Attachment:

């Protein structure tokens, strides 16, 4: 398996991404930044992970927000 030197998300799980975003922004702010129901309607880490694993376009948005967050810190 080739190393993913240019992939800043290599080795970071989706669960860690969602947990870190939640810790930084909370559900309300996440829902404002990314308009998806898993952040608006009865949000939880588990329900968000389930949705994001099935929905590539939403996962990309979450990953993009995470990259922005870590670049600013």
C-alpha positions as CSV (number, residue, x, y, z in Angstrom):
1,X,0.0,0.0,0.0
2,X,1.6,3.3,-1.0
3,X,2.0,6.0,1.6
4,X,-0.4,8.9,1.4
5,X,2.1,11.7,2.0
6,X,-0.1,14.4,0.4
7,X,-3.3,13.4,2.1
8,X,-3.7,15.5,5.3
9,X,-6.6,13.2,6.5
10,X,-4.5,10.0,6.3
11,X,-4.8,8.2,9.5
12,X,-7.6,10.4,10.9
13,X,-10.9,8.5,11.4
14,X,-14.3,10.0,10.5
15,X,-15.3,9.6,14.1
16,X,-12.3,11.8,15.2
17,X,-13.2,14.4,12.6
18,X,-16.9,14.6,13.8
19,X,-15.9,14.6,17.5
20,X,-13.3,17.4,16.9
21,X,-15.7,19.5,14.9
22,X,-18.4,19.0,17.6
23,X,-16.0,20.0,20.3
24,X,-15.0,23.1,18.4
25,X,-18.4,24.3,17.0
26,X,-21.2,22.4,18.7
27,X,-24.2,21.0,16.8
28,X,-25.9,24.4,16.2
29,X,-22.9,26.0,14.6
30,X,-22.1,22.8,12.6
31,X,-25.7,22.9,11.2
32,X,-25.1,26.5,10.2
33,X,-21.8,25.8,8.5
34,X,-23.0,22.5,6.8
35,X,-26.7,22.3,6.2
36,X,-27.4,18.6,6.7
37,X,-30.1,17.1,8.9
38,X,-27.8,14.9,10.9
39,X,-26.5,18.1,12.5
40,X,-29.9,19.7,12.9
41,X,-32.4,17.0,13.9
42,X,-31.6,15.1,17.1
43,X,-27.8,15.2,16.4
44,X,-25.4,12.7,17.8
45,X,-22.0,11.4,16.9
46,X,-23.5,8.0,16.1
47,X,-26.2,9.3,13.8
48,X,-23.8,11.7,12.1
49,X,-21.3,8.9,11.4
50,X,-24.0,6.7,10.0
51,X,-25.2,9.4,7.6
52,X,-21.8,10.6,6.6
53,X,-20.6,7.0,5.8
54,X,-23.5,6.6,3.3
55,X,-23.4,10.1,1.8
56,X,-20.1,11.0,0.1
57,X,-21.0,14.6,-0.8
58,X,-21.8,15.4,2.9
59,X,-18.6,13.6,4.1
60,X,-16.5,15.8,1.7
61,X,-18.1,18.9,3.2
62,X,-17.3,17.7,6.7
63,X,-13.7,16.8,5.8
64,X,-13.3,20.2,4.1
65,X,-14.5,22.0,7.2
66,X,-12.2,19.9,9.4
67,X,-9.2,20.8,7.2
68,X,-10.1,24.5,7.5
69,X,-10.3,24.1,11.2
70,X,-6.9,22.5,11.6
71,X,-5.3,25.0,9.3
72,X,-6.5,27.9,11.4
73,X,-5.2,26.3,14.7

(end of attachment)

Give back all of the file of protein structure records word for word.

């Protein structure tokens, strides 16, 4: 398996991404930044992970927000 030197998300799980975003922004702010129901309607880490694993376009948005967050810190 080739190393993913240019992939800043290599080795970071989706669960860690969602947990870190939640810790930084909370559900309300996440829902404002990314308009998806898993952040608006009865949000939880588990329900968000389930949705994001099935929905590539939403996962990309979450990953993009995470990259922005870590670049600013």
C-alpha positions as CSV (number, residue, x, y, z in Angstrom):
1,X,0.0,0.0,0.0
2,X,1.6,3.3,-1.0
3,X,2.0,6.0,1.6
4,X,-0.4,8.9,1.4
5,X,2.1,11.7,2.0
6,X,-0.1,14.4,0.4
7,X,-3.3,13.4,2.1
8,X,-3.7,15.5,5.3
9,X,-6.6,13.2,6.5
10,X,-4.5,10.0,6.3
11,X,-4.8,8.2,9.5
12,X,-7.6,10.4,10.9
13,X,-10.9,8.5,11.4
14,X,-14.3,10.0,10.5
15,X,-15.3,9.6,14.1
16,X,-12.3,11.8,15.2
17,X,-13.2,14.4,12.6
18,X,-16.9,14.6,13.8
19,X,-15.9,14.6,17.5
20,X,-13.3,17.4,16.9
21,X,-15.7,19.5,14.9
22,X,-18.4,19.0,17.6
23,X,-16.0,20.0,20.3
24,X,-15.0,23.1,18.4
25,X,-18.4,24.3,17.0
26,X,-21.2,22.4,18.7
27,X,-24.2,21.0,16.8
28,X,-25.9,24.4,16.2
29,X,-22.9,26.0,14.6
30,X,-22.1,22.8,12.6
31,X,-25.7,22.9,11.2
32,X,-25.1,26.5,10.2
33,X,-21.8,25.8,8.5
34,X,-23.0,22.5,6.8
35,X,-26.7,22.3,6.2
36,X,-27.4,18.6,6.7
37,X,-30.1,17.1,8.9
38,X,-27.8,14.9,10.9
39,X,-26.5,18.1,12.5
40,X,-29.9,19.7,12.9
41,X,-32.4,17.0,13.9
42,X,-31.6,15.1,17.1
43,X,-27.8,15.2,16.4
44,X,-25.4,12.7,17.8
45,X,-22.0,11.4,16.9
46,X,-23.5,8.0,16.1
47,X,-26.2,9.3,13.8
48,X,-23.8,11.7,12.1
49,X,-21.3,8.9,11.4
50,X,-24.0,6.7,10.0
51,X,-25.2,9.4,7.6
52,X,-21.8,10.6,6.6
53,X,-20.6,7.0,5.8
54,X,-23.5,6.6,3.3
55,X,-23.4,10.1,1.8
56,X,-20.1,11.0,0.1
57,X,-21.0,14.6,-0.8
58,X,-21.8,15.4,2.9
59,X,-18.6,13.6,4.1
60,X,-16.5,15.8,1.7
61,X,-18.1,18.9,3.2
62,X,-17.3,17.7,6.7
63,X,-13.7,16.8,5.8
64,X,-13.3,20.2,4.1
65,X,-14.5,22.0,7.2
66,X,-12.2,19.9,9.4
67,X,-9.2,20.8,7.2
68,X,-10.1,24.5,7.5
69,X,-10.3,24.1,11.2
70,X,-6.9,22.5,11.6
71,X,-5.3,25.0,9.3
72,X,-6.5,27.9,11.4
73,X,-5.2,26.3,14.7